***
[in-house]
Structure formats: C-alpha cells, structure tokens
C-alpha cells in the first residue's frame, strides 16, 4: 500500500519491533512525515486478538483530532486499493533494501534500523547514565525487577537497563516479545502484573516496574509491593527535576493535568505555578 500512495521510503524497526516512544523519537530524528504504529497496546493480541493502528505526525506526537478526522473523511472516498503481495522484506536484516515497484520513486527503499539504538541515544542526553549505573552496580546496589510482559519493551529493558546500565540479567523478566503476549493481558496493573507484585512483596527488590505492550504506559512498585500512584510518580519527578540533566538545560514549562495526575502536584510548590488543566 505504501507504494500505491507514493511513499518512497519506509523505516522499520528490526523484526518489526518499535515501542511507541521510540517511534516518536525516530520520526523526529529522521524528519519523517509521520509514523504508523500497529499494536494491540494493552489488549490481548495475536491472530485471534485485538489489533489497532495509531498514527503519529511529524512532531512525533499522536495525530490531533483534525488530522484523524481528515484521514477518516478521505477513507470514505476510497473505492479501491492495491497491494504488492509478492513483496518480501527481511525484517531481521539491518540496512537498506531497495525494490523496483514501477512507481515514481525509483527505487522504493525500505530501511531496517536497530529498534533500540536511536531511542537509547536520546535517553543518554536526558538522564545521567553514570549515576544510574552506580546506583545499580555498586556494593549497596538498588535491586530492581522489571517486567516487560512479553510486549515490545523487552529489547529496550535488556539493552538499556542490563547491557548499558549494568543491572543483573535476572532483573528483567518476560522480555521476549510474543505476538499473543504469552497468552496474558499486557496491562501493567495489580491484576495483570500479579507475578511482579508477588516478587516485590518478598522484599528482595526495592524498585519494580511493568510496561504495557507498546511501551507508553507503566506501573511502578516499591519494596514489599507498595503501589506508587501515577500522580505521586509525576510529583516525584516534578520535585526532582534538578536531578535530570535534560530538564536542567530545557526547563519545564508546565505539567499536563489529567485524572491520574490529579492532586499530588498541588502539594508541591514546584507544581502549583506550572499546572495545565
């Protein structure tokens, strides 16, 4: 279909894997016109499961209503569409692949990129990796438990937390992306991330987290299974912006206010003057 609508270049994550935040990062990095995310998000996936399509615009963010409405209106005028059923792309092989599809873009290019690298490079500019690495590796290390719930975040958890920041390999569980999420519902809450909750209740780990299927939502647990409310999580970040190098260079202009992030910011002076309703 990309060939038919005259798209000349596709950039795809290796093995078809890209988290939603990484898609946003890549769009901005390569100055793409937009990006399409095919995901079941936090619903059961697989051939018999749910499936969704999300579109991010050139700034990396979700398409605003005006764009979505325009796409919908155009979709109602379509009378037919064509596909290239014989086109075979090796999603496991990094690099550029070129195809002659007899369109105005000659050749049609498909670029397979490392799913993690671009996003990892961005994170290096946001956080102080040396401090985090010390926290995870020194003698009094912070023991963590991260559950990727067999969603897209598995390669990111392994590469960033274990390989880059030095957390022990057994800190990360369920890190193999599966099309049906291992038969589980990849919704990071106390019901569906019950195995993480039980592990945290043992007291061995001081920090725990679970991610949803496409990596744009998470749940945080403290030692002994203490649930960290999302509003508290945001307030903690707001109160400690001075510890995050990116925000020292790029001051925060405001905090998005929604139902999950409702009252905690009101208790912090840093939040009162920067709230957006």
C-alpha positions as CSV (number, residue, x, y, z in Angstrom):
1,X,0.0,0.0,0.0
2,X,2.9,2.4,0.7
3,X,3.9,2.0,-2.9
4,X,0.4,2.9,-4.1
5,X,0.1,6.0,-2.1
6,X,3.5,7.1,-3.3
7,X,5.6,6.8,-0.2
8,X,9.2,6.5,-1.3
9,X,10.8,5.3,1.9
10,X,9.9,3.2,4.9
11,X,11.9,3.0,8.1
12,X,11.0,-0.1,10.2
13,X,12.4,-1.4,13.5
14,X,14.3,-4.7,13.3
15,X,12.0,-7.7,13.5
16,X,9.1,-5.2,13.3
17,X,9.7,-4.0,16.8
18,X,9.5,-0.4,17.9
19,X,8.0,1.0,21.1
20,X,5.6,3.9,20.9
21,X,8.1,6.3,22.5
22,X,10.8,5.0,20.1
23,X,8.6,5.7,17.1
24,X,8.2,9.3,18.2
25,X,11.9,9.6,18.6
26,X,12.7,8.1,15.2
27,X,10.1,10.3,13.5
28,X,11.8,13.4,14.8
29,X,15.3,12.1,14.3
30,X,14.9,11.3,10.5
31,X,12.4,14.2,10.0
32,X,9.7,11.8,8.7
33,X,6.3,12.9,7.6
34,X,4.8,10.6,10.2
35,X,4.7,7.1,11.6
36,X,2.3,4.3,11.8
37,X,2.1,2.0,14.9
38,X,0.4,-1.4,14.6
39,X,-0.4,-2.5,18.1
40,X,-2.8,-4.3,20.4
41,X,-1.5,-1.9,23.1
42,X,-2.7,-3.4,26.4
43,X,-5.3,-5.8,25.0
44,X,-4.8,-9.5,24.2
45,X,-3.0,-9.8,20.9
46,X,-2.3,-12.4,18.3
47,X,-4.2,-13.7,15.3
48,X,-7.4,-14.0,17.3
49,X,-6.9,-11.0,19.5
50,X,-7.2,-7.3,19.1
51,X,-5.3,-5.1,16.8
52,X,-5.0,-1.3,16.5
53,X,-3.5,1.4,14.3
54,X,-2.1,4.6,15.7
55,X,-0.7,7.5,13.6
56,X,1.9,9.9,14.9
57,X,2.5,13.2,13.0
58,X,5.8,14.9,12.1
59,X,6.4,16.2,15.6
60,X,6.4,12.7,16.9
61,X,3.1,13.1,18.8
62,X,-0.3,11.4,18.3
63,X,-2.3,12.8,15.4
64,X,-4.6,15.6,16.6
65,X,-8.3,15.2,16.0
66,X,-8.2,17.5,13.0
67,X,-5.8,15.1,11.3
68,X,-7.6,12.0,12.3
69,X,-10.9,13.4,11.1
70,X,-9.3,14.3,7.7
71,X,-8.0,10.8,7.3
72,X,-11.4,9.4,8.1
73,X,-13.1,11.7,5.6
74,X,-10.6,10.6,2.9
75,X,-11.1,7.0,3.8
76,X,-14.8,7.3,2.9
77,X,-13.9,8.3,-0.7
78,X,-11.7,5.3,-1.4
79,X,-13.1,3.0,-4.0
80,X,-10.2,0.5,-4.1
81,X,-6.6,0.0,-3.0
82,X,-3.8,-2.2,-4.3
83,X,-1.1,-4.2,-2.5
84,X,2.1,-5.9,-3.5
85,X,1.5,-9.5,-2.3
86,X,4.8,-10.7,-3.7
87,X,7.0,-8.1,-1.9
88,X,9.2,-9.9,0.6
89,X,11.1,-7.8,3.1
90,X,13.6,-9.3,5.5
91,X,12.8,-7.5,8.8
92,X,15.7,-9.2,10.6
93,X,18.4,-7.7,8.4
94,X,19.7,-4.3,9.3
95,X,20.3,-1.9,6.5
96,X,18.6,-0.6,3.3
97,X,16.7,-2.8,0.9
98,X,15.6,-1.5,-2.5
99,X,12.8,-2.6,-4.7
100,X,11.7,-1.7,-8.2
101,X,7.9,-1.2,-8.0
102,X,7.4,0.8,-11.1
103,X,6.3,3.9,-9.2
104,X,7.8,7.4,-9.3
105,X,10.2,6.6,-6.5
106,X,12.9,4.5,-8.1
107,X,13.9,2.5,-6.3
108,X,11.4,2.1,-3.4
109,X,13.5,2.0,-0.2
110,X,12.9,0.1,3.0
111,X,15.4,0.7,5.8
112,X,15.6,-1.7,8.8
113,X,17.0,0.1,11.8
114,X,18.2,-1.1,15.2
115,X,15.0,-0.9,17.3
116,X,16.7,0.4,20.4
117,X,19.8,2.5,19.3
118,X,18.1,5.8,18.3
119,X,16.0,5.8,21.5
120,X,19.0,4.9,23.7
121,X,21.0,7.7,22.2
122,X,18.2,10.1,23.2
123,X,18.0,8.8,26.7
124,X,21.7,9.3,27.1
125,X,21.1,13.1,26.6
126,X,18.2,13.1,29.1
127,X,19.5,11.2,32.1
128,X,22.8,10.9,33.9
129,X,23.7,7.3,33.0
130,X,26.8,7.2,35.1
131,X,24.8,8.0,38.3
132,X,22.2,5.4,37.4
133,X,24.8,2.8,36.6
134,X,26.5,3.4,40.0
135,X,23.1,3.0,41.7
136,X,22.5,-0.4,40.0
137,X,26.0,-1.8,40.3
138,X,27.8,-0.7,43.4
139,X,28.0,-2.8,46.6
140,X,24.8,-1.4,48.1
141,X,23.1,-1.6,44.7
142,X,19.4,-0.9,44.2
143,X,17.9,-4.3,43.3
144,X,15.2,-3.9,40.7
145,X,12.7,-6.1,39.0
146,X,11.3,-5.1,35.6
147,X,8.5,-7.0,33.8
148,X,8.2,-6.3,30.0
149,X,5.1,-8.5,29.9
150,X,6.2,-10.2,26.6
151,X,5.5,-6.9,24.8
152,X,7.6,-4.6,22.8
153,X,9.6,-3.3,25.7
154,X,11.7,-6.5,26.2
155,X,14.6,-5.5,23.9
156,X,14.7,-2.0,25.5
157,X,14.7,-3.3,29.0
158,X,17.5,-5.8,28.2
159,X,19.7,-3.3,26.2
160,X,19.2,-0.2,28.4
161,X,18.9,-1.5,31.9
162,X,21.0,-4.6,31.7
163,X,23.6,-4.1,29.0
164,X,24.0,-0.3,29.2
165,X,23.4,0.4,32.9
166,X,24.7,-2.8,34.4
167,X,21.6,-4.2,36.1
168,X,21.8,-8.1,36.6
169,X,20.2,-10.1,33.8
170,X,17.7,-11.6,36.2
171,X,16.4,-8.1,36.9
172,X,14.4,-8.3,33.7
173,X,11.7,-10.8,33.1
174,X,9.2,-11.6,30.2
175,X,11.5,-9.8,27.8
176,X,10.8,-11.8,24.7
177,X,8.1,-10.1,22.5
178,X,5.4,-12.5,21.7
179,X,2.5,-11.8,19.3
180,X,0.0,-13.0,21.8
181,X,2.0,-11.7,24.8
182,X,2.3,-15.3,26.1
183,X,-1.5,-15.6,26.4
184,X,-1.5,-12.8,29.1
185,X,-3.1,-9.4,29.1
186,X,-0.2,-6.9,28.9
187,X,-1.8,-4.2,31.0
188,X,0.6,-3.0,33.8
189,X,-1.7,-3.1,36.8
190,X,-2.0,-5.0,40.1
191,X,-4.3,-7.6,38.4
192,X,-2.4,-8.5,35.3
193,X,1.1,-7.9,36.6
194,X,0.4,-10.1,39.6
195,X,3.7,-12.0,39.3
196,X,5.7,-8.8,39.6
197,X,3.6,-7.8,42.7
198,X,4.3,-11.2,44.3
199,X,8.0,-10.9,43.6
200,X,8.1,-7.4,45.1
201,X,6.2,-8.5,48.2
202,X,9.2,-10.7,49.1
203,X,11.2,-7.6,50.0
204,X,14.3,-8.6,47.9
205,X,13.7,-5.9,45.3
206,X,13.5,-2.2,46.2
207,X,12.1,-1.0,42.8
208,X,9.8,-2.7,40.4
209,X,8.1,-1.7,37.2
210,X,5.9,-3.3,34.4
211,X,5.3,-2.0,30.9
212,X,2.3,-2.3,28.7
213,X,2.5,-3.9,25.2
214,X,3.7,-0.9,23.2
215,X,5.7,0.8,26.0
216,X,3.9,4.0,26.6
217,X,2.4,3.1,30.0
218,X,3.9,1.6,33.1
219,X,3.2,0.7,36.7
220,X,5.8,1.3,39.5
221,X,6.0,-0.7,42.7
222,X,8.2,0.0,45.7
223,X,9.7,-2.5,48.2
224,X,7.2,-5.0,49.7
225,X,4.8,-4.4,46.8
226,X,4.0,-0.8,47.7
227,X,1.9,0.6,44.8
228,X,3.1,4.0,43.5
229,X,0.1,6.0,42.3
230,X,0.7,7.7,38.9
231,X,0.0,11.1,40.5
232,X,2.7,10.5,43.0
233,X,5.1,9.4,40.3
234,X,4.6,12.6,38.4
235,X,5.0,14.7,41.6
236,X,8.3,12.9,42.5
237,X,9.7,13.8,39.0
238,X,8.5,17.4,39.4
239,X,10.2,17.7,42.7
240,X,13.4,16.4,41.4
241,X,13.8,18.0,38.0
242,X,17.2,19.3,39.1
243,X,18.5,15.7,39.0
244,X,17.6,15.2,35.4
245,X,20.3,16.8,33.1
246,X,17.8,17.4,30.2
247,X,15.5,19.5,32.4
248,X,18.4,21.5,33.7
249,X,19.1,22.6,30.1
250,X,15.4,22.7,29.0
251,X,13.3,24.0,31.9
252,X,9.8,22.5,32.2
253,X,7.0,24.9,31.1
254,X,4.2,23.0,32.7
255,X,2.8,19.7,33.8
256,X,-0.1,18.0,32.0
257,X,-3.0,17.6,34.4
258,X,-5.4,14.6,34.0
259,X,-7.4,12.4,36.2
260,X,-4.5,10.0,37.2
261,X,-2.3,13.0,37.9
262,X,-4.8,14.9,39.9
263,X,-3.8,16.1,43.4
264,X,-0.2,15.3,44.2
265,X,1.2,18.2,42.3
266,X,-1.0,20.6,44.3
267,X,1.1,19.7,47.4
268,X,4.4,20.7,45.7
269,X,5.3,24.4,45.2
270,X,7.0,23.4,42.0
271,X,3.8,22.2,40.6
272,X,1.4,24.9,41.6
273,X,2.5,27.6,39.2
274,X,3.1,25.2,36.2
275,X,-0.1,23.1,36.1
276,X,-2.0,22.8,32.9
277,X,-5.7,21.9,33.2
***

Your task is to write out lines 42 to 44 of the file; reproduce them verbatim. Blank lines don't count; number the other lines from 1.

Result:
37,X,2.1,2.0,14.9
38,X,0.4,-1.4,14.6
39,X,-0.4,-2.5,18.1